People with diabetes need a sick day management plan before they fall ill, write Esther Lau and Lisa Nissen

The 2018 flu season is on track to be one of the worst flu seasons in recent decades. People living with chronic conditions such as diabetes are at high risk of serious complications if they catch the flu – even if their diabetes is usually well managed.

Hence, people living with diabetes are eligible for the free influenza vaccine under the National Immunisation Program (NIP).

Currently, only pharmacists in Victoria can access the free vaccines under the NIP for eligible patients. While that is certainly another conversation for another time, NO – this is not a turf war, and it is not about the money. It is about public health outcomes, facilitating patient access to the flu vaccine, and increasing vaccination rates.

Statistics report that people with diabetes are three times more likely to be hospitalised by the flu, and three times more likely to die from the flu and its complications compared to other people. People with diabetes also have a higher risk of developing pneumococcal pneumonia because of the flu, so pneumococcal vaccination is also recommended.

In the instance that someone living with diabetes does fall ill with the flu, then a sick day management plan needs to kick in, and a visit to the GP is urgently required.

All people living with diabetes should be informed and involved with the development for a sick day management plan after they are initially diagnosed. This plan then needs to be tailored to individual patients, and reviewed at regular intervals (at least every year) because it is important for preventing:

  • hyperglycaemic and hypoglycaemic emergencies
  • hyperosmolar hyperglycemic state
  • diabetic ketoacidosis (uncommon)

Sick day management strategies differ for type 1 and type 2 diabetes, and depending on whether or not the individual living with type 2 diabetes is managed with insulin. According to the Australian Diabetes Educators Association’s “Clinical Guiding Principles For Sick Day Management Of Adults With Type 1 And Type 2 Diabetes” (https://www.adea.com.au/wp-content/uploads/2009/10/Clinical-Guiding-Principles-for-Sick-Day-Management-of-Adults-with-type-1-and-type-2-diabetes-Review-2016.docx.pdf), a sick day management plan should generally include:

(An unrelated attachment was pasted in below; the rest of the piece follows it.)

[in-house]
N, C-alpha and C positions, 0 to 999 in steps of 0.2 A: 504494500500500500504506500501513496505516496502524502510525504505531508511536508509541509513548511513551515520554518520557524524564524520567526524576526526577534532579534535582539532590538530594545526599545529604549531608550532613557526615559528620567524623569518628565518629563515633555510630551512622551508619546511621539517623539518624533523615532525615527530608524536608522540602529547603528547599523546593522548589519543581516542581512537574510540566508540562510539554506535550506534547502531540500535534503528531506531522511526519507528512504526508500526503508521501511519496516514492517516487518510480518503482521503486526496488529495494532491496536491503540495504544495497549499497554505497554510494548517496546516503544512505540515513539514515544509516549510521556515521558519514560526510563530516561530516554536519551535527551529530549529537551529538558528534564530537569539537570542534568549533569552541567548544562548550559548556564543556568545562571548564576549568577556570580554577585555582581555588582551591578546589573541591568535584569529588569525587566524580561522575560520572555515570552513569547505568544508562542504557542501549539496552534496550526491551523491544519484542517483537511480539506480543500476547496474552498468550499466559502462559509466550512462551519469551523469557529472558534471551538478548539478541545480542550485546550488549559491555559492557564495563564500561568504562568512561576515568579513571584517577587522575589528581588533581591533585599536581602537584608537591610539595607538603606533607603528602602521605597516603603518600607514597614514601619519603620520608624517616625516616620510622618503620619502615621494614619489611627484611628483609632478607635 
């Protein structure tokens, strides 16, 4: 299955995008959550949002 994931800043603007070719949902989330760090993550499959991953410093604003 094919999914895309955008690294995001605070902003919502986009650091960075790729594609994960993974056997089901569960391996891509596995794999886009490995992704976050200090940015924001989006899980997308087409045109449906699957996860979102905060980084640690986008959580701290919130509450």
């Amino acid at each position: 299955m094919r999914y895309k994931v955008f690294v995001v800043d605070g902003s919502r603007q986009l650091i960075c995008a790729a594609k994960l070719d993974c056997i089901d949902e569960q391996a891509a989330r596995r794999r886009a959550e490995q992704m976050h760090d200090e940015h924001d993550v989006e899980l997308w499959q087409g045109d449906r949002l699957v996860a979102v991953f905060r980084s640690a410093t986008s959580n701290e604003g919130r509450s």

• Recommended frequency and amount of fluids to reduce the risk of dehydration and carbohydrate containing food and fluids to reduce risk of hypoglycaemia.
  • The frequency of blood glucose monitoring and, if appropriate, blood or urine ketone monitoring.
  • Diabetes medication dose adjustment
  • Recommended additional medication useful to address clinical symptoms of illness e.g. antiemetic and anti-diarrhoea agents.
  • Clinical criteria to trigger contact with the diabetes care team.
  • Name and phone number for contact with the diabetes health care provider/department including for times outside office hours, weekends and public holidays.
  • Medical facility to which to present if the sick day management plan is not effective or if the person’s condition further deteriorates or usual health care team is not contactable.
  • Regular checking of sick day management kit e.g. expiry dates of supplies.
  • A sick day management kit which is modifiable to other situations such as travel.

Consumer resources for sick day management of adults with diabetes are available here:- Type 1 diabetes https://www.adea.com.au/wp-content/uploads/2015/12/sick-day-booklet-type-1-single-page-final.pdf

Type 2 diabetes https://www.adea.com.au/wp-content/uploads/2015/12/sick-day-booklet-type-2-single-pages-final.pdf

Pharmacists are well placed to remind patients about getting their flu shot, and checking patients have an up-to-date sick day management plan, and to referring them back to their GP or diabetes educator if required.

Dr Esther Lau and Prof Lisa Nissen are from the School of Clinical Sciences, Queensland University of Technology.